Remember Pharma in 2015? It was the blue-eyed boy of the industry, even though sitting at the end of a multi-year rally. Sector funds on an average had trebled themselves in five years, amounting to an annualised (CAGR) return of about 44%. Investors watched it with a mixture of awe and fear – was there more in the offing or was the only way down?
The latter turned out to be the case over the next three years as Pharma vigorously underperformed the broader markets. The sector was dogged by adverse USFDA (US Food and Drug Administration) observations of plants owned by industry majors and an escalating trade tension between India and the US. The Pharma was and is an export-oriented sector and a period of rupee stability and appreciation did not help it.
As a result, cut to September 2018, Pharma funds find themselves exactly where they were in September 2015. The three-year return is 0.2%, meaning the sector has stagnated. This compares to a five-year return of 14.7% and a ten-year return of 17.3%, as of 14th September 2018.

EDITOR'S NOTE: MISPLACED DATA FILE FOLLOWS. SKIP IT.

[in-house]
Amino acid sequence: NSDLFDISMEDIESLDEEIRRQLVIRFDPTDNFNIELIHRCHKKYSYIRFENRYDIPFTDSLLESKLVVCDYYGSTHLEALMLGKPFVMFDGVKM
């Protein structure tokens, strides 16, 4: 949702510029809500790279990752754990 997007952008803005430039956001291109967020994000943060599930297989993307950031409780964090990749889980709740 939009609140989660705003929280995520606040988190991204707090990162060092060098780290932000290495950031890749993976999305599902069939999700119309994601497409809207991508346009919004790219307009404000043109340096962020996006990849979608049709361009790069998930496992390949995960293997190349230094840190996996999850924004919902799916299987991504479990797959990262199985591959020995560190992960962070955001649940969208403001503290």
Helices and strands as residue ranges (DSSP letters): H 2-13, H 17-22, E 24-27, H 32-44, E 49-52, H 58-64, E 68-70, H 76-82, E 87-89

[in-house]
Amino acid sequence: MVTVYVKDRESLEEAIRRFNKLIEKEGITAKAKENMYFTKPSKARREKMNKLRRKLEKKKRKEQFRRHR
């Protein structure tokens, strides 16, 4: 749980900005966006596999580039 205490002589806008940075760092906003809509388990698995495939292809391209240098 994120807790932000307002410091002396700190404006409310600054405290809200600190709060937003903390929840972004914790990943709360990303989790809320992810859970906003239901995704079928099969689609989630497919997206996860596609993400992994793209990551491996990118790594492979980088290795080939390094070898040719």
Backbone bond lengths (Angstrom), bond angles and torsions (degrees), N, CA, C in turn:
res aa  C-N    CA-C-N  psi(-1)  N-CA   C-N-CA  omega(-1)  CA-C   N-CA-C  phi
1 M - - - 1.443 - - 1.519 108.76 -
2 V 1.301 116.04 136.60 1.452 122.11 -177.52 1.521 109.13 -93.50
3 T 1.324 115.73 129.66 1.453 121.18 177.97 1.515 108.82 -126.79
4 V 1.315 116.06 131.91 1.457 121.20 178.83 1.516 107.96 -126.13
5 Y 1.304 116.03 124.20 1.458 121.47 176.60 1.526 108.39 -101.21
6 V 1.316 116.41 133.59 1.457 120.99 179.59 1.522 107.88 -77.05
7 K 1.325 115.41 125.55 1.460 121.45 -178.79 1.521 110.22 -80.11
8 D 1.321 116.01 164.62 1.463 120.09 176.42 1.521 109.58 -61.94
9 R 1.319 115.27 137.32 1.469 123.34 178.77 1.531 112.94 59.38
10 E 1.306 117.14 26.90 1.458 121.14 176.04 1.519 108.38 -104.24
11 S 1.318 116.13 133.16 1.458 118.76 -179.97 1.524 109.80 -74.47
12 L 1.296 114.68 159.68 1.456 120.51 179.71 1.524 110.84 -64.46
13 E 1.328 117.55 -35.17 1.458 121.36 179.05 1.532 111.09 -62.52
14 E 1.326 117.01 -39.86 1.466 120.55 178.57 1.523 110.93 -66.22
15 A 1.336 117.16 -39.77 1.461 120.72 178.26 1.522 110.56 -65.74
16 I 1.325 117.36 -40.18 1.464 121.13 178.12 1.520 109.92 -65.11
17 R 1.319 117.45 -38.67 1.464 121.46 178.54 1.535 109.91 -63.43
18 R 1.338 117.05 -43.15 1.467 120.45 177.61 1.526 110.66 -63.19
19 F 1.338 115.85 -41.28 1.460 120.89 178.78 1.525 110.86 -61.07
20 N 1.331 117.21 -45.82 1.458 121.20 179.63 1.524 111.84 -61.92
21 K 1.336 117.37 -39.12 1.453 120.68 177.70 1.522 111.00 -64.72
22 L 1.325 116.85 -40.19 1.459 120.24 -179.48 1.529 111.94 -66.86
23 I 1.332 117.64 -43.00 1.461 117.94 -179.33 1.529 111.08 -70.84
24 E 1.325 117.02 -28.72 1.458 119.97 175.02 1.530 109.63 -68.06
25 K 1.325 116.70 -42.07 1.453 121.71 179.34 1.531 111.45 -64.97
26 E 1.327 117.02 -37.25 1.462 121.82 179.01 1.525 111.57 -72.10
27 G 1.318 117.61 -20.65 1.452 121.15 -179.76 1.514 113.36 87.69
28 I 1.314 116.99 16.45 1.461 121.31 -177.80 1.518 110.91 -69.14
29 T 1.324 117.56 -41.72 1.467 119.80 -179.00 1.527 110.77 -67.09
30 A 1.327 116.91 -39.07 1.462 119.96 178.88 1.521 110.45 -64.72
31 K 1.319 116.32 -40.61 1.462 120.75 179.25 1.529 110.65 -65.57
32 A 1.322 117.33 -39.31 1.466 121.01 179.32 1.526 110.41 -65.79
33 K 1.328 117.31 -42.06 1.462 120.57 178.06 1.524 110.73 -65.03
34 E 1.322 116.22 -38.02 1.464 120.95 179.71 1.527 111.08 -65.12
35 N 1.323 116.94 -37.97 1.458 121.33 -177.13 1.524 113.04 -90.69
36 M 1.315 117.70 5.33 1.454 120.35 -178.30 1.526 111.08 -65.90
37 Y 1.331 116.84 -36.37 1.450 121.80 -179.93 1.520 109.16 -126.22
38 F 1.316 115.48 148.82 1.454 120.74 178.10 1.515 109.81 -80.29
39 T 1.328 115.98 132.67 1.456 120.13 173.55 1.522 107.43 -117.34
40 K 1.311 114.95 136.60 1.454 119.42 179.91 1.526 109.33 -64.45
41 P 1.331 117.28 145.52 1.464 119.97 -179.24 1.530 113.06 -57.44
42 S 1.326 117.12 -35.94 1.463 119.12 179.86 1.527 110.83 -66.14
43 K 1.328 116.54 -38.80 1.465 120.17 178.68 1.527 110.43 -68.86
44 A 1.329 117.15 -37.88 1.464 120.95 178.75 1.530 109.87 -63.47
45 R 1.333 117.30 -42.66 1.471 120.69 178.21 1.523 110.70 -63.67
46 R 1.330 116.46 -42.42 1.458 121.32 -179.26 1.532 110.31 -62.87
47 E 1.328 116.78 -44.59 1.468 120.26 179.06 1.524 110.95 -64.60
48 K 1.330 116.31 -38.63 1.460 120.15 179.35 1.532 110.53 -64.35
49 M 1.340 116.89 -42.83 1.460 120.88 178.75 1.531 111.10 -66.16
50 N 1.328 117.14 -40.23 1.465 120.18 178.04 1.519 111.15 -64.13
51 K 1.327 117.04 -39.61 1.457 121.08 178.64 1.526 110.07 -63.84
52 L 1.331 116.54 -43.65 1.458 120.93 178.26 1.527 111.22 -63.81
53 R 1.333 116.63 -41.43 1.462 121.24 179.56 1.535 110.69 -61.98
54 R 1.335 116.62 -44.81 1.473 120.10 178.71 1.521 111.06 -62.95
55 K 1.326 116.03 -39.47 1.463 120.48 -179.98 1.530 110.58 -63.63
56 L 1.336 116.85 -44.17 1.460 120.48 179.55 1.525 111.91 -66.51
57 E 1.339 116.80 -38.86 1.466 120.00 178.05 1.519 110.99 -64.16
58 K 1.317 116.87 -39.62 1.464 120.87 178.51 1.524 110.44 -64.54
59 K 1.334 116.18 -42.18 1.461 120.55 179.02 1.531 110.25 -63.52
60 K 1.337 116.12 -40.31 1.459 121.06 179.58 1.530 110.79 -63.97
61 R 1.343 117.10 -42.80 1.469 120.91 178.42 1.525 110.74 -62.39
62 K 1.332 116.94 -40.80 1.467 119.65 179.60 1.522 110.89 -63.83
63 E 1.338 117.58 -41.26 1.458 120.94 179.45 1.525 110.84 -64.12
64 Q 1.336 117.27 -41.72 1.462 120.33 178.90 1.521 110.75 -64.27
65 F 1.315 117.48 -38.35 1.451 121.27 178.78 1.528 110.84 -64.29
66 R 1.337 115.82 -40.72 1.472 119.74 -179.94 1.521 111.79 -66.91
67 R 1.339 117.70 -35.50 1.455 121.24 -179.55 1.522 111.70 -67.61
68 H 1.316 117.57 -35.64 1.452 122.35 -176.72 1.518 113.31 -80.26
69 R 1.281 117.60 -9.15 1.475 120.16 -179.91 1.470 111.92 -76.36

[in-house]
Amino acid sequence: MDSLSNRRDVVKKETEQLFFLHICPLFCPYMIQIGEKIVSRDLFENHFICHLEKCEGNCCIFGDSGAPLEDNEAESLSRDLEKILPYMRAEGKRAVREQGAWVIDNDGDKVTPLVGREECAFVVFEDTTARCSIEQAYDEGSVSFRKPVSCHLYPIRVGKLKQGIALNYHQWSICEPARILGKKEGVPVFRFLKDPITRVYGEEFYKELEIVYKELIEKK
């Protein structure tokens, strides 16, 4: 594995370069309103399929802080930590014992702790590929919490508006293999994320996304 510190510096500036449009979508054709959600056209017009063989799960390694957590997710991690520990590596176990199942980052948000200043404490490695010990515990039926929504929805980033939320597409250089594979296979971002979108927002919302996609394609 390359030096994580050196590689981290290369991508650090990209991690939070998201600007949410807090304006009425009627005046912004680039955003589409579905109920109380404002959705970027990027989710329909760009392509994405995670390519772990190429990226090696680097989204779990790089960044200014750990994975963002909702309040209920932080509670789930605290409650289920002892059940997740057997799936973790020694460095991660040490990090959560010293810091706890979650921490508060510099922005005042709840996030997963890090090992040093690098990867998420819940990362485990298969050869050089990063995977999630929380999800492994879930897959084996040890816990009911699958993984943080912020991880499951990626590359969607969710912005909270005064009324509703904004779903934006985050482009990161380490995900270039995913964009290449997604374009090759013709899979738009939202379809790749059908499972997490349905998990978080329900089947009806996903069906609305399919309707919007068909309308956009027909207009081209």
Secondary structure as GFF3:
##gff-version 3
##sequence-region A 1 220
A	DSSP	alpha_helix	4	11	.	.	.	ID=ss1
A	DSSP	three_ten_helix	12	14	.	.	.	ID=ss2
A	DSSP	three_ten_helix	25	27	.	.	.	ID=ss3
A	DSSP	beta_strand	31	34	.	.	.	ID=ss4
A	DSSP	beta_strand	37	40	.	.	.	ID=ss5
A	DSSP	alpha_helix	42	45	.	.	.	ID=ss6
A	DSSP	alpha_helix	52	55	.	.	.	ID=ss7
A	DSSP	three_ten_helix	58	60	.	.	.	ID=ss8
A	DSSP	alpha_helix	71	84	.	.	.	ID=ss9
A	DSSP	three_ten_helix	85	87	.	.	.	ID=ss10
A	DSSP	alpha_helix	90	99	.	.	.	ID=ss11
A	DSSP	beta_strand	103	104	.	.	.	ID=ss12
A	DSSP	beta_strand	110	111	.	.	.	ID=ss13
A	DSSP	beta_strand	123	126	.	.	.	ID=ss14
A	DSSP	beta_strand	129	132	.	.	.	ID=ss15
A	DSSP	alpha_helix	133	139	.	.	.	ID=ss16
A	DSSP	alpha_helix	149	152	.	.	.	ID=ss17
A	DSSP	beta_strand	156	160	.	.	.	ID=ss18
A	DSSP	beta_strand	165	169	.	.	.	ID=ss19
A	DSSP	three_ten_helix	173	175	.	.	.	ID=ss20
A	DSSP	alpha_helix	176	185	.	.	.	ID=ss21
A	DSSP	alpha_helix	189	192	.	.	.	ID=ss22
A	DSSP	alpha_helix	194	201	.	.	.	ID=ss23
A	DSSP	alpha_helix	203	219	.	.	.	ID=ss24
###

The great stagnation has promoted a change in a great many fund mandates to ‘pharma and healthcare’ in the SEBI driven scheme reclassification. Thus, SBI Pharma Fund is now SBI Healthcare Opportunities Fund and UTI Pharma and Healthcare Fund is now UTI Healthcare Fund. The stagnation has also attracted a few newcomers – who may be smelling a powerful contrarian opportunity. ICICI Prudential launched ICICI Prudential Pharma Healthcare and Diagnostics (PHD) Fund and Mirae Asset, an ordinarily cautious fund house launched Mirae Healthcare Fund, both in June 2018.
The sector is by no means cheap and has rarely been so. ICICI Prudential PHD Fund has a price to earnings (PE) ratio of 37.7, Mirae Healthcare has a PE of 33.6 and Reliance Pharma Fund has a PE of 38. The price to book (PB) ratios of the three are in the order of 3.68, 4.28 and 4.18. Tata India Pharma and Healthcare Fund has a PE of 29 and PB of 3.5, SBI Healthcare Opportunities has a PE of 22 and a PB of 3.75. UTI Healthcare Fund has a PE of 32.2 and a PB of 4.17. However, the average sector returns have zoomed in the past year to 17.2%, driven partly by a collapsing rupee against the dollar. Pharma companies, being export-oriented, do better when the rupee depreciates against the dollar.
Those watching Pharma will have taken note of another sector that has boomed on the back of rupee depreciation and a valuation re-rating. IT funds have given 1-year returns of a whopping 55% and three-year returns of 14.6%. They have already captured much of the gain from rupee depreciation. It may well be time to pass on the baton to Pharma.